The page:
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What's up with Stream Slate?

The short story is: we're excited to figure it out! For our new non-NYC readers: Screen Slate has published 365 days a year for the last nine years as a daily aggregate of NYC alternative screening listings accompanied by a short essay about something showing that day.

Although virtually all the theaters in our wheelhouse have closed, we intend to keep publishing daily and paying writers. (You can support us here.) For the first week or two, we're going to experiment with format. Most likely we will continue to publish a single, 400-word essay on a film available to stream at home each day. But we're also open to switching it up (see below).

We hope you'll bear with us during this strange time, and look forward to seeing you at the movies on the other side.

Stream Slate #2: The Circle contestant Alex Lake's inspired streaming queue


by Alex Lake

Links:

Weekend Murders (Amazon Prime)
Night of the Cobra Woman (Amazon Prime)
The Metropolitan Opera
Kate Lain's Cabin Fever experimental film list + Nazlı Dinçel
Films & videos by Mary Helena Clark, Jodie Mack, Mike Stoltz, Bill Brown, Saul Levine, Ross Meckfessel
Danny Lyon's Little Boy (Lyon's Vimeo)
Joel DeMott & Jeff Kreines's Seventeen (see below)
Columbo (IMDb TV/Amazon Prime)

I'm a rabid consumer of media and I try to (impossibly) see everything. Instead of making recommendations, here are the things that are on my always expanding queues that I'm likely to watch in the coming weeks.

Weekend Murders (Amazon Prime) — I am going in completely blind, but from a very precursory glance, it appears to be a gaillo whodunnit starring operatic soprano, Anna Moffo. I love opera, but I'm especially interested in opera as films (like Hans-Jürgen Syberberg’s Parsifal or Andrzej Żuławski's Boris Godunov), and also opera singers in movies without singing (like Maria Callas in Pasolini's Medea). This fits the latter bill, and I'm very excited to check it out. (If you're interested in hearing Moffo sing, there is also a movie version of Verdi's La Traviata on Prime that has also been on my watch list for a while.)

Night of the Cobra Woman (Amazon Prime) — Director Andrew Meyer was based in New York and involved with Andy Warhol's Factory, the New American Cinema Group, and was beloved by filmmaker Gregory Markopoulos. At some point, he moved to LA and ended up making this movie for Roger Corman. I have not seen any of Meyer's art films, which are held in pretty high regard, but they're not streaming, and this is. Perhaps this will inspire me to drop experimental film and start a Hollywood career making B-pictures. If Roger is a reader — I'm available!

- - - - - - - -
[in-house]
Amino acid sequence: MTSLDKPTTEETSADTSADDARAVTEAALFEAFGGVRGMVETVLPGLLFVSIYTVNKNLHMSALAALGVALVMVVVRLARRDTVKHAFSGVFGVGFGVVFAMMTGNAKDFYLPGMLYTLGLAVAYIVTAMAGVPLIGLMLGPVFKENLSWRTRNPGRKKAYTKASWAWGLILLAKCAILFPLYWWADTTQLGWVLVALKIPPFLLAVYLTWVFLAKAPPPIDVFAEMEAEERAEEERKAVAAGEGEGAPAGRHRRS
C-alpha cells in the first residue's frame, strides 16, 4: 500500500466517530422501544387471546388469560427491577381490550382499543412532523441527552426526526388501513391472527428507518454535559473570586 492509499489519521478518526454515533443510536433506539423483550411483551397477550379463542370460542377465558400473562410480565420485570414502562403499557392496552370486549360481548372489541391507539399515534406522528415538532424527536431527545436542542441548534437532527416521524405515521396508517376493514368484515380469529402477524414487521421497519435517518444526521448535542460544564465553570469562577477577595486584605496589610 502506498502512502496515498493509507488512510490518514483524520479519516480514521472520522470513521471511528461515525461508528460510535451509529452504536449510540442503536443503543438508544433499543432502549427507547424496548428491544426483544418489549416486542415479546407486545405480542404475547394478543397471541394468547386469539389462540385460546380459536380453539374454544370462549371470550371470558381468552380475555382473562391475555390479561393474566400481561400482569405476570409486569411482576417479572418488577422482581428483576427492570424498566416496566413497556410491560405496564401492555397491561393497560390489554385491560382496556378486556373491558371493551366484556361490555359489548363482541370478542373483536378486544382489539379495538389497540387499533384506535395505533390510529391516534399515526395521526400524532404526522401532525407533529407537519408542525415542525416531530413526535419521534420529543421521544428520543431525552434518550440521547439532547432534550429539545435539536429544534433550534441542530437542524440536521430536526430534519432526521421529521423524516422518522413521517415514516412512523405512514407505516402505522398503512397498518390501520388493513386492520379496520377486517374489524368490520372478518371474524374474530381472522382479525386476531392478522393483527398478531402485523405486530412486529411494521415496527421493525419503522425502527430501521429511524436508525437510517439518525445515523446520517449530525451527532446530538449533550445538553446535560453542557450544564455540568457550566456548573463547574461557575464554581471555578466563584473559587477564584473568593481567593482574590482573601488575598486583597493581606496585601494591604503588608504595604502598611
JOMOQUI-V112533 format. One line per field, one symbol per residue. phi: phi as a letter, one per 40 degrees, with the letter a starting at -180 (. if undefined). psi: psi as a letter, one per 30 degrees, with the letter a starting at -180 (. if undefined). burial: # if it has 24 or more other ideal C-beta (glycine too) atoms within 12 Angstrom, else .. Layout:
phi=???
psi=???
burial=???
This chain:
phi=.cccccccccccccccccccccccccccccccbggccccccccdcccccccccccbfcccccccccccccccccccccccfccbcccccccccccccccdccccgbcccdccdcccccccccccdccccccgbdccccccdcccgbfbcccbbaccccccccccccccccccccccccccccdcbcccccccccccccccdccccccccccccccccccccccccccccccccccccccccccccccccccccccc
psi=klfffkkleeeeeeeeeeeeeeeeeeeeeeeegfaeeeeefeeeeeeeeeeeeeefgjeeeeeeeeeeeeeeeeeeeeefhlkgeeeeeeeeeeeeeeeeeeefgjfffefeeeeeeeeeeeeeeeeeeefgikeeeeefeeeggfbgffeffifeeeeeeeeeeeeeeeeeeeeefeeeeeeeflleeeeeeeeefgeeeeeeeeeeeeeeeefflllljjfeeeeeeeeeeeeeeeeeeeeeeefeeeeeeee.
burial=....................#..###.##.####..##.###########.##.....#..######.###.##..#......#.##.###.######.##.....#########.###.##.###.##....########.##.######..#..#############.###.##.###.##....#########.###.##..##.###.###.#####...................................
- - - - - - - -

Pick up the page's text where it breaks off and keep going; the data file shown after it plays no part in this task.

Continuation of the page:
The Metropolitan Opera has gone dark until further notice but they're offering free streams of some of their archived productions this week. I have only seen the Onegin they are presenting on Sunday (which is all-around excellent). These videos are typically behind a paywall on their Met Opera on Demand service, making this a great opportunity to sample some of what the Met has to offer!

Nazlı Dinçel, "Between Relating and Use"

Three days ago filmmaker Kate Lain posted to the FrameWorks listserv a collaborative Google Sheet titled "CABIN FEVER: Coping with COVID-19 playlist of online experimental films & videos," a place where people can drop links of films they've made and films of others that bring them joy. It has grown and expanded in the past few days and has become a sort of symbol of human sharing, care, and harmony in these days of social distancing.

In this sheet I am especially excited to catch up on the work of Nazlı Dinçel, whose works are privately listed behind password protected links because they do not meet Vimeo's community standards. I have only seen a few of her films, but the ones I have experienced navigate the relationship between language and image in a way that is intellectually rigorous and visually intricate. It’s works like Nazlı's that keep me coming back to artist-made film. These are works to get lost in and, if you let them, they can alter and expand the way you see the world.

Ross Meckfessel, "The Air of the Earth in Your Lungs"

I would also like to take a moment to say how grateful I am for all the filmmakers who make many of their works available on Vimeo (and other platforms) for free: Mary Helena Clark, Jodie Mack, Mike Stoltz, Bill Brown, Saul Levine, Ross Meckfessel and so, so many others. There is a wellspring of beautiful, complex, excellent work that can and should be seen and seen again, on-demand at everyone's fingertips. It's wonderful and should be taken advantage of!

There are also a lot of longer works on Vimeo that I have had bookmarked for a while like Danny Lyon’s Little Boy and Joel DeMott & Jeff Kreines' Seventeen. (Ed note: Kreines has shared a password-protected Vimeo link to an HD scan of Seventeen on his and James Benning's Facebook pages, but due to the unclear "public" nature of it we're unable to share it.)

Just one more thing: a few months ago my friend, Screen Slate contributor Karl McCool, told me he was watching episodes of Columbo (free with ads on IMDb TV). I had never seen a full episode, but the image of Peter Falk as the titular character has always somehow been embedded in my consciousness. They made 69 episodes (which are essentially 80-minute feature films) between 1971 and 2003. They're all easy, familiar, and fun. Eventually, I will see all of them. For now, when I'm overwhelmed with my options, this is my go-to.

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